The pharmaceutical company, GSK have enlisted the help of a girl pop band, the ‘Sugababes’ in order to improve market share of their vaccine product. This is being done as part of a ‘disease awareness’ campaign to reach a younger female target audience. Raising awareness for cervical cancer is clearly to be applauded; however, there is much expert debate as to whether the GSK product is the best option or provides the best protection against the disease. It is important that both boys and girls along with their parents are also aware of the alternative vaccines with potentially broader protection properties. Miss Adeola Olaitan’s plain English articles on HPV vaccination are an excellent source of information for people seeking informed choice.
The ‘Sugababes’, have been selected as the faces of ‘Fight Cervical Cancer in Style’, a national campaign to educate girls and women about cervical cancer so they can better understand their risk and how to reduce it. The campaign, developed by the makers of one of the vaccines (Cervarix), is being run in association with Jo’s Trust, the UK charity dedicated to cervical cancer.
Heidi Range of the ‘Sugababes’ says: “Having performed at Jade Goody’s wedding, cervical cancer is a subject we feel passionately about. We are proud to be supporting the campaign as it is important that girls and women realise how they could catch the virus that causes cervical cancer, as well as the steps they could take to reduce their risk.”
Many women believe that cervical cancer is hereditary, however, almost all cases are caused by a common virus HPV (human papillomavirus). The virus can be passed on through sexual contact, therefore girls and women are at risk as soon as they start having intimate relationships. The virus is usually cleared naturally by the immune system but sometimes it persists and can lead to cervical cancer.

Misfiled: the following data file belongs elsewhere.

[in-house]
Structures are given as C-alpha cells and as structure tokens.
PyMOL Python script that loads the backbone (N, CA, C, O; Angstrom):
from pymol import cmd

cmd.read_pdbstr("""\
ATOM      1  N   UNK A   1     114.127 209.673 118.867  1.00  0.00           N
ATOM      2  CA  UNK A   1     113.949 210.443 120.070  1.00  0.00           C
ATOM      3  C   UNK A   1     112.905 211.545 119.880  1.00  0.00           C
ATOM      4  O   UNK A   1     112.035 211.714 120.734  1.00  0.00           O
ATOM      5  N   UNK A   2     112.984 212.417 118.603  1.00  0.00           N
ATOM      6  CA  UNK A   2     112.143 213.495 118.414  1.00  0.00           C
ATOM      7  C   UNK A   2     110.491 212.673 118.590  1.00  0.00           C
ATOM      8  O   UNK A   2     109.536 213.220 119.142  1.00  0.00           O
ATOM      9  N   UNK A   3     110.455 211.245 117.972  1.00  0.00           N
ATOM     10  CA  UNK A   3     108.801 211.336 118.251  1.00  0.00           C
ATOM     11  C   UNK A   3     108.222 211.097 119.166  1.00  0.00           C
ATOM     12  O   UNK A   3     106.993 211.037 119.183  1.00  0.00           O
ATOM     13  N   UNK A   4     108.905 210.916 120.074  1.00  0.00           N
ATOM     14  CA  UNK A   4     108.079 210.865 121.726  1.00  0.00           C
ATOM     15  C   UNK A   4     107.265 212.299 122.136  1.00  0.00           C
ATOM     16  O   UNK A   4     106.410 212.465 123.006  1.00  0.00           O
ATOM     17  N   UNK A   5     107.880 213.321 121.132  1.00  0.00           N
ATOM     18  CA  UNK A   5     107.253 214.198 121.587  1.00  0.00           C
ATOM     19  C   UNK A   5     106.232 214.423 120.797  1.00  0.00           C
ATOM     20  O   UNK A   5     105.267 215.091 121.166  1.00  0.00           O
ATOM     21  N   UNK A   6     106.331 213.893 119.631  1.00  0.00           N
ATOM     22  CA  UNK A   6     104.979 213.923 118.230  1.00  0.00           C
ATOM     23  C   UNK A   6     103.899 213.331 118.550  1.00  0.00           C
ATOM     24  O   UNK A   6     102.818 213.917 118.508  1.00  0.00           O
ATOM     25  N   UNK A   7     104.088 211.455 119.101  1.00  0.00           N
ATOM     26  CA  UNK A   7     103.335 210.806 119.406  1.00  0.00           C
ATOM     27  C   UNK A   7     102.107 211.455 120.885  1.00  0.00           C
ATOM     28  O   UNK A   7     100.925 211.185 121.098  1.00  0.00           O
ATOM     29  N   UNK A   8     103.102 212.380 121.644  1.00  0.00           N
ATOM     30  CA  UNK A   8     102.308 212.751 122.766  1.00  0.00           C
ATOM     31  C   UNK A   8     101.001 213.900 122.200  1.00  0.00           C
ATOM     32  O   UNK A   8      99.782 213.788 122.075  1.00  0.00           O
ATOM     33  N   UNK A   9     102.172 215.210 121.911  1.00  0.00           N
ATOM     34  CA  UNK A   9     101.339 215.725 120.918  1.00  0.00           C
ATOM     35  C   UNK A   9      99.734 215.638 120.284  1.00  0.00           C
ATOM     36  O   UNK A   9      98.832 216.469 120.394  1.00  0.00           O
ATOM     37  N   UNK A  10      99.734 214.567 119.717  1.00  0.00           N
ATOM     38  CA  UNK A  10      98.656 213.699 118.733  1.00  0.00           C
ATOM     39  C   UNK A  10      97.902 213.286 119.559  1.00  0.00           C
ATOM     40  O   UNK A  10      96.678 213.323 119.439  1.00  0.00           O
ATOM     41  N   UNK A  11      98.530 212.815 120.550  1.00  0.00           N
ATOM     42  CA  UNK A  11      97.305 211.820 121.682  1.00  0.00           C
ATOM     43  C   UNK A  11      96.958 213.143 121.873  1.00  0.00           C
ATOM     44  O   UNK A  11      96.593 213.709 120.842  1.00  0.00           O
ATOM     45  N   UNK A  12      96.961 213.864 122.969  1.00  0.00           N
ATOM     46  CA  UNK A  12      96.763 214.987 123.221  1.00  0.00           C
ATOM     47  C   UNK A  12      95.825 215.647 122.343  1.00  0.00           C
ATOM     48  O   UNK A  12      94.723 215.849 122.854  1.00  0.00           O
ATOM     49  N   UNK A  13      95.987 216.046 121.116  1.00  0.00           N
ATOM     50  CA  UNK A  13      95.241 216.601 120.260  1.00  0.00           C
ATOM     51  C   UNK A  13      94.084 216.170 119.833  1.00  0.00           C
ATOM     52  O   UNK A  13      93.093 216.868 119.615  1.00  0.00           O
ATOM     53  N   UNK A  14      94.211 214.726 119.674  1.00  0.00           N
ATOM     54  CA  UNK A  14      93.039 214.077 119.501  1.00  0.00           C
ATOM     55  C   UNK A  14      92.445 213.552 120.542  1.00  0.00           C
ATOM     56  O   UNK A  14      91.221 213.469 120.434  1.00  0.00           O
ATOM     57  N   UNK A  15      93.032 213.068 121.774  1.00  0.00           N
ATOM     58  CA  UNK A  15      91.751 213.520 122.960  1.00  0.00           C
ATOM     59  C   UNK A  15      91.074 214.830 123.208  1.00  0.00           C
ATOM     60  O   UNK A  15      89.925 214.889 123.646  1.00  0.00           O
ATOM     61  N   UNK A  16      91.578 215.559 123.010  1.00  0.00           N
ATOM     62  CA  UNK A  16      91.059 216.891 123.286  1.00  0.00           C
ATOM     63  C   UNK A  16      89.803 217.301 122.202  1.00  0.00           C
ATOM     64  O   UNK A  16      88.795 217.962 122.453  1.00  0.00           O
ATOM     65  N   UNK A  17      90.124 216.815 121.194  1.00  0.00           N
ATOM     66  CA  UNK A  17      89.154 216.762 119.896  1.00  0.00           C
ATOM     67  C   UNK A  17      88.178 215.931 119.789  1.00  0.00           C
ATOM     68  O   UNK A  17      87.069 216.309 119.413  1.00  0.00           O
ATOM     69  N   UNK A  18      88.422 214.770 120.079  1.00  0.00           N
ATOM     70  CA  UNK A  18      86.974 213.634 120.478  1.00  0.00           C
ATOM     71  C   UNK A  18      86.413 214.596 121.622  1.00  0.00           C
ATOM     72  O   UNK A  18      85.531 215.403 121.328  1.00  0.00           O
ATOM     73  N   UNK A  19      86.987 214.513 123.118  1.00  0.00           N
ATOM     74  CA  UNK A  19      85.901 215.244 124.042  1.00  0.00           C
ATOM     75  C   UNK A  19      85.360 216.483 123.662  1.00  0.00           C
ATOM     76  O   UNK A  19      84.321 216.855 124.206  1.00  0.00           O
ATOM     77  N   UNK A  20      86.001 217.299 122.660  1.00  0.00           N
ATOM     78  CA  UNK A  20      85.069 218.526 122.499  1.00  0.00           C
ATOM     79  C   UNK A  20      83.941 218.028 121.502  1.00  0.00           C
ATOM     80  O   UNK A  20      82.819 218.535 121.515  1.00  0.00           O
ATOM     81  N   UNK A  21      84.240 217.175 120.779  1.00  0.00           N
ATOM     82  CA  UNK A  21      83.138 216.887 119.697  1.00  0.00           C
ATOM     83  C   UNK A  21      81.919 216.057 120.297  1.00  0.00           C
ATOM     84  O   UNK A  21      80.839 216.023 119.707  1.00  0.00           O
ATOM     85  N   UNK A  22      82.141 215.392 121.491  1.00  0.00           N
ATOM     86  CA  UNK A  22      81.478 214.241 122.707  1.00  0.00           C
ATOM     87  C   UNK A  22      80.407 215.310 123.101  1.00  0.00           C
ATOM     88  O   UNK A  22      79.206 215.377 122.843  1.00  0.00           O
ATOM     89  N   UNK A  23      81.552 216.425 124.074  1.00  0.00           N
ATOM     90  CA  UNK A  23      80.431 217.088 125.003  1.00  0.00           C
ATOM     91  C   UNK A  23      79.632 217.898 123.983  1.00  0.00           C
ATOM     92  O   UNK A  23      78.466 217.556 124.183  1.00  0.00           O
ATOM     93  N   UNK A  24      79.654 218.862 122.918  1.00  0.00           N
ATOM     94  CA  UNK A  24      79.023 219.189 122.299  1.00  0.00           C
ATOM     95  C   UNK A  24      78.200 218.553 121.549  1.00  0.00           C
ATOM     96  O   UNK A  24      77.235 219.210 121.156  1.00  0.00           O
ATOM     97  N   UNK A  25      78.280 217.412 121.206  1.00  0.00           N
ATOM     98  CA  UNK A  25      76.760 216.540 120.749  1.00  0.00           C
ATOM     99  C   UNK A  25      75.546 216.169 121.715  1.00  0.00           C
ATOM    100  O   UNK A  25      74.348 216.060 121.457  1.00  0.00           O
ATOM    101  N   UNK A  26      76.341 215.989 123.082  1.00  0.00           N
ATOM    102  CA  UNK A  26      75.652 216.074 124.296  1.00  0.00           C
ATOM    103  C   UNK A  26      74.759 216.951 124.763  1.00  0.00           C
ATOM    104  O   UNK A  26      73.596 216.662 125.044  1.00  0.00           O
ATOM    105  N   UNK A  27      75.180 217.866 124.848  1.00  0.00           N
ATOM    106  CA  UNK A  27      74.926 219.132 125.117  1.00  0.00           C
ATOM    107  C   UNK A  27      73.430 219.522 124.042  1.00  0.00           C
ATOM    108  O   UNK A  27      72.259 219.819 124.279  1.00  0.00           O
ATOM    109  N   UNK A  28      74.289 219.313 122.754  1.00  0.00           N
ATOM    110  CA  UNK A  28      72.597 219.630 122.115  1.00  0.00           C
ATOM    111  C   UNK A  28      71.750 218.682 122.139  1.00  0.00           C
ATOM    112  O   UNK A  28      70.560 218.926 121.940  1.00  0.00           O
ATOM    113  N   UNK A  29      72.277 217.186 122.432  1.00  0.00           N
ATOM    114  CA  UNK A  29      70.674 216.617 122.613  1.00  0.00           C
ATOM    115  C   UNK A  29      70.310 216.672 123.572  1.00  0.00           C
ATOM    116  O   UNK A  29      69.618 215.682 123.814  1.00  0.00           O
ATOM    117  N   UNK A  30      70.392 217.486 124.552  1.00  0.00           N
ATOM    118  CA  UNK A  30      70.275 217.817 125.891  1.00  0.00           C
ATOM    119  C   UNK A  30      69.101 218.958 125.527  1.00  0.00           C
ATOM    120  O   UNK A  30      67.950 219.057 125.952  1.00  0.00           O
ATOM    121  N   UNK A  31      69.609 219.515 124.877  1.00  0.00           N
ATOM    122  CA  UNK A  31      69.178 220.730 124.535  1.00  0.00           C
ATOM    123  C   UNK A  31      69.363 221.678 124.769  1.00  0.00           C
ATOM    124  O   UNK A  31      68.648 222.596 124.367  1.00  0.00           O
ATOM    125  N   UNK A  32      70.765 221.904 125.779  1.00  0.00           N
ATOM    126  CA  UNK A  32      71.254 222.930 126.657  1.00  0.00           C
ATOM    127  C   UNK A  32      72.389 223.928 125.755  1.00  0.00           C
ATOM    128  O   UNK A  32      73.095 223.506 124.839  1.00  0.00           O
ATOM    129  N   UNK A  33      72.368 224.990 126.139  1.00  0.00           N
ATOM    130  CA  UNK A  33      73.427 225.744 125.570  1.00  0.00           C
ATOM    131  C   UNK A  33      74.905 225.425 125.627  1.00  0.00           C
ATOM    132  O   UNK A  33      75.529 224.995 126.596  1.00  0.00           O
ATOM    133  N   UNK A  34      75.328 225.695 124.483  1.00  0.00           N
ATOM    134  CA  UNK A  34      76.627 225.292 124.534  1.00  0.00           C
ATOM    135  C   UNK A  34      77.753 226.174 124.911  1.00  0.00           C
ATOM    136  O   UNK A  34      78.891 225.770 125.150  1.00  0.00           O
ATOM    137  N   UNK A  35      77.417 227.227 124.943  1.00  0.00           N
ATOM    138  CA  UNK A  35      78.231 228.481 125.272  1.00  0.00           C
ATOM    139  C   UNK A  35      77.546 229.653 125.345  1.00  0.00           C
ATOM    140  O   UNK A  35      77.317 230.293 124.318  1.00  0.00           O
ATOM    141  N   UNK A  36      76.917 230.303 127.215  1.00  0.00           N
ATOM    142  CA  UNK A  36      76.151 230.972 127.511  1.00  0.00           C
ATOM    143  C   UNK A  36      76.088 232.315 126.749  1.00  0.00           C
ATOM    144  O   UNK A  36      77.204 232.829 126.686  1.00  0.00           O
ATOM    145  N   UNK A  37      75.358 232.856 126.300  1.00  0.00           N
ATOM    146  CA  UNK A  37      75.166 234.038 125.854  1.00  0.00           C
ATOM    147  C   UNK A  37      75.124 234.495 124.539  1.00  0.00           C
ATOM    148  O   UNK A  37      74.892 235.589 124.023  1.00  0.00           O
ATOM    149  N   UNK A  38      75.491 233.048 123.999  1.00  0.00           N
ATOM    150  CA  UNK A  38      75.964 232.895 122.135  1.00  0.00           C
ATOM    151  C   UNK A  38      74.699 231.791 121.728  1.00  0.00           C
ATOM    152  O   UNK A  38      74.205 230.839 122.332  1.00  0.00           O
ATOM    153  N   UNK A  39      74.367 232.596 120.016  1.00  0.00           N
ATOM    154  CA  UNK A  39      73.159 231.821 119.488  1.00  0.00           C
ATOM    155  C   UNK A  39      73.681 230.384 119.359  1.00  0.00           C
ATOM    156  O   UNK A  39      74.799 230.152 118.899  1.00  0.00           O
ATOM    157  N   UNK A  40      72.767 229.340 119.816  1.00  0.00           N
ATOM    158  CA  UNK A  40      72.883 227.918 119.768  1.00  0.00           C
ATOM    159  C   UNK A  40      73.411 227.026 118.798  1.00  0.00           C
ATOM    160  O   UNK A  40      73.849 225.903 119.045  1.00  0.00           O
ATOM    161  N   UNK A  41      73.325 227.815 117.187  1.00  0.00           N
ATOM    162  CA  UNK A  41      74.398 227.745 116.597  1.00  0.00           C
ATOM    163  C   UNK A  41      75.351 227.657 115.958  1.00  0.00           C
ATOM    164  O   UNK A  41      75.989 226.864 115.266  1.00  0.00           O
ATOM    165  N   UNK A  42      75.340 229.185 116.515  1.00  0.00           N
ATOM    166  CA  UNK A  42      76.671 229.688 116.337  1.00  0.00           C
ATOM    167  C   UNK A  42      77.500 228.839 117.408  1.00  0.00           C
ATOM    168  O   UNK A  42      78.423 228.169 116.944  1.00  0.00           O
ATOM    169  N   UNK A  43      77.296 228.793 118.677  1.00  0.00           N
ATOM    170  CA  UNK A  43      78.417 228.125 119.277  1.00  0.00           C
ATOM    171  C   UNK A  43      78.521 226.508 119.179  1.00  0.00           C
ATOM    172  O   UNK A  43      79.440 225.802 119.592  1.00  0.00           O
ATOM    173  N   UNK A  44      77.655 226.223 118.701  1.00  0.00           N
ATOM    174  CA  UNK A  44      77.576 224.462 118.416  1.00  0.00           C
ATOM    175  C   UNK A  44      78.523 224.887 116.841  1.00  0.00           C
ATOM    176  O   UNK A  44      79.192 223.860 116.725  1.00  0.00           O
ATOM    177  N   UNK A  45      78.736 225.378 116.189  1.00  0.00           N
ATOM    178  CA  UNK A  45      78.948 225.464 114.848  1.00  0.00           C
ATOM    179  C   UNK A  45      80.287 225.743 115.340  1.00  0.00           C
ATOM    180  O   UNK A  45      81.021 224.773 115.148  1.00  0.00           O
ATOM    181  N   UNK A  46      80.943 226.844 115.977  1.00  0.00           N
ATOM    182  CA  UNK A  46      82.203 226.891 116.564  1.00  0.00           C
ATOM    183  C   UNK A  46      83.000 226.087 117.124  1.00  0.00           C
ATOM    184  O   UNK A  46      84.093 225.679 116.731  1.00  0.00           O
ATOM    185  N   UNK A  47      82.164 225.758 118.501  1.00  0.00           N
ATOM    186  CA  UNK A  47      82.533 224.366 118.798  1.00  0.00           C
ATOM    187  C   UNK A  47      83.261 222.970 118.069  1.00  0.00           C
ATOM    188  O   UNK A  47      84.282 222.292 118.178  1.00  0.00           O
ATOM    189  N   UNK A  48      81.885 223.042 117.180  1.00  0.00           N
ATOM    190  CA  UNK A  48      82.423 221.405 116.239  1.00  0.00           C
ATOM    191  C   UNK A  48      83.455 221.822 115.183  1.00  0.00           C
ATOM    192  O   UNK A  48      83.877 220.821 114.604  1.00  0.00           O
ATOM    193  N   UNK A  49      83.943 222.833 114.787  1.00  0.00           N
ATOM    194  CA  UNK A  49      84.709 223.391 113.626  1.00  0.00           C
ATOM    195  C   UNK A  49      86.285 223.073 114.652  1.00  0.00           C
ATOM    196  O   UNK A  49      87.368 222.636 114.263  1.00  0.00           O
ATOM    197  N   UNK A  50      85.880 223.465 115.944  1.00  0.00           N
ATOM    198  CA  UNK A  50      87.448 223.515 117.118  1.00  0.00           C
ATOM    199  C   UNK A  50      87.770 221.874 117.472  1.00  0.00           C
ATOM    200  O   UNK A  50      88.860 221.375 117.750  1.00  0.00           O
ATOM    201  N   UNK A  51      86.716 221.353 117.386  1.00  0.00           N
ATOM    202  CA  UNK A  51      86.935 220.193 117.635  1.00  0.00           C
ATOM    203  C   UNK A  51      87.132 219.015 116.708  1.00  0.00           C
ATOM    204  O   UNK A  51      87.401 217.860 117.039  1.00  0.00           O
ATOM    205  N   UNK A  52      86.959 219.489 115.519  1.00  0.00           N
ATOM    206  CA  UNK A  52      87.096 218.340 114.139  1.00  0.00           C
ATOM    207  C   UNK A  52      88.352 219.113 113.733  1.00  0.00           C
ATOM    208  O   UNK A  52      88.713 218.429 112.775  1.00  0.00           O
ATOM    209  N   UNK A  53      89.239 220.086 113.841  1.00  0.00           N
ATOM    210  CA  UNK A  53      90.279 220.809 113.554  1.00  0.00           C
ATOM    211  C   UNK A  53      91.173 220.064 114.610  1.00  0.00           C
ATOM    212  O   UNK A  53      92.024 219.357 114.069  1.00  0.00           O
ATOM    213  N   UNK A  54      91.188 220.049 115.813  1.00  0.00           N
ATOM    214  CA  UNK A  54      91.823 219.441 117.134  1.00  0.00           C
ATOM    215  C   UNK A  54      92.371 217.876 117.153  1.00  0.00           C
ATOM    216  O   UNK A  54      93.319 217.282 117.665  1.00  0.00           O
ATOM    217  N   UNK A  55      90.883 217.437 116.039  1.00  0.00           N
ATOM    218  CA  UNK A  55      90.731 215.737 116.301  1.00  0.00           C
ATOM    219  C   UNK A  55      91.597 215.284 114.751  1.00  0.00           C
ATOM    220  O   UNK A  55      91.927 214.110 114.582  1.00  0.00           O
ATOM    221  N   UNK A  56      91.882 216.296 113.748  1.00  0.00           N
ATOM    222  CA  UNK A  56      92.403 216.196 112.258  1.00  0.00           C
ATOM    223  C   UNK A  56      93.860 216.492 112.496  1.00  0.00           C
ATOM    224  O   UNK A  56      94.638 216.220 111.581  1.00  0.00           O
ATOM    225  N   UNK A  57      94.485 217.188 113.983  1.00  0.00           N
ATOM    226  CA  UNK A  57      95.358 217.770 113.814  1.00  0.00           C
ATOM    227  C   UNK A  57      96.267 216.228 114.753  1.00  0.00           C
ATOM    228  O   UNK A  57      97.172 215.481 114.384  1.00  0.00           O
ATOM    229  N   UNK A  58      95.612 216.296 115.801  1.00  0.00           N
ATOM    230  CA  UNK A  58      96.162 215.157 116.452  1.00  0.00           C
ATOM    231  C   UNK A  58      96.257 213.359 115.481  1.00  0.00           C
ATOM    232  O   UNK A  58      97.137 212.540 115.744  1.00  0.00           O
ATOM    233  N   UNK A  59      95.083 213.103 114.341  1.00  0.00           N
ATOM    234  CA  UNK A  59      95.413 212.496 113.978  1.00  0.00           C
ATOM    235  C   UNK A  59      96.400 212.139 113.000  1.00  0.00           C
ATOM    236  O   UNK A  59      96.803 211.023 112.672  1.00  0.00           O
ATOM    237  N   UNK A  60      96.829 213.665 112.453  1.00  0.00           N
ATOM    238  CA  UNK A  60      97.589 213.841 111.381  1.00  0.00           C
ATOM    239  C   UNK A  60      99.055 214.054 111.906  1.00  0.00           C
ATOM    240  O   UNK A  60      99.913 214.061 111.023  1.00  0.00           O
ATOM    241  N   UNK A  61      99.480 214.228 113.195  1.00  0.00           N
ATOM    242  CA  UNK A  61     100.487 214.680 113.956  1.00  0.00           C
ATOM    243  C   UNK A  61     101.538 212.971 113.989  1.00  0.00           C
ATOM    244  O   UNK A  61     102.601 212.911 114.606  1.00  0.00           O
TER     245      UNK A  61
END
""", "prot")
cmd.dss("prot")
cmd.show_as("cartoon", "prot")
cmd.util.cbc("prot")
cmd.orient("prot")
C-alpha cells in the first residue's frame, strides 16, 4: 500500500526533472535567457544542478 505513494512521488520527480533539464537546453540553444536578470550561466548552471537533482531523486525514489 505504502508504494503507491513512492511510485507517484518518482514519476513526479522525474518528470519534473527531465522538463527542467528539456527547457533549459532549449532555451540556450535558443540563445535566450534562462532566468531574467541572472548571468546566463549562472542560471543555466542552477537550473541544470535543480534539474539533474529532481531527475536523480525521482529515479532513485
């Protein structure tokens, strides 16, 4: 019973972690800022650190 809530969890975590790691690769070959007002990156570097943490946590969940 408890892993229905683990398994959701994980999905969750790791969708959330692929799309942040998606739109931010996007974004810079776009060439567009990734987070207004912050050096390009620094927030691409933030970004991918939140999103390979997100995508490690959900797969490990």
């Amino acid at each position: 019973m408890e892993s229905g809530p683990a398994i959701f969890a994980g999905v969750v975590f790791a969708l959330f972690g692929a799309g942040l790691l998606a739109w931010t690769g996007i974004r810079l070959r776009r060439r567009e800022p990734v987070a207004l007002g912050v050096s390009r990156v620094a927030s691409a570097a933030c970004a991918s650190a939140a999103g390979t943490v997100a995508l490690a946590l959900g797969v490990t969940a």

Currently, eight women are diagnosed with cervical cancer and nearly three women die of the disease every day in the UK. It’s the most common cancer in women aged 20-29 and the second most common cancer in women under 35 years old. It is therefore important that girls and women are made aware of the risks of cervical cancer and the best ways to reduce their risk include a healthy lifestyle, cervical screening as well as vaccination.
Gynaecological Expert Comment
London’s leading female gynaecologist, Miss Adeola Olaitan says: “For several years cervical cancer has been regarded as one of those things you do not talk about or admit to having. It has been somewhat stigmatised because of its association with sexually acquired infections. The press coverage, compared to breast cancer, was negligible. Yet it remains an important cause of death and illness in young women.”
Adeola goes on to say: “Jade Goody’s decision to share her story has raised the profile of this potentially preventable disease and led to more women attending for cervical screening. I hope that the SugarBabe’s support for cervical cancer will continue to increase awareness and encourage more women to attend for screening and where appropriate, the vaccine.”
Anyone seeking expert medical advice including choice of vaccine can contact Adeola Olaitan by clicking on this request.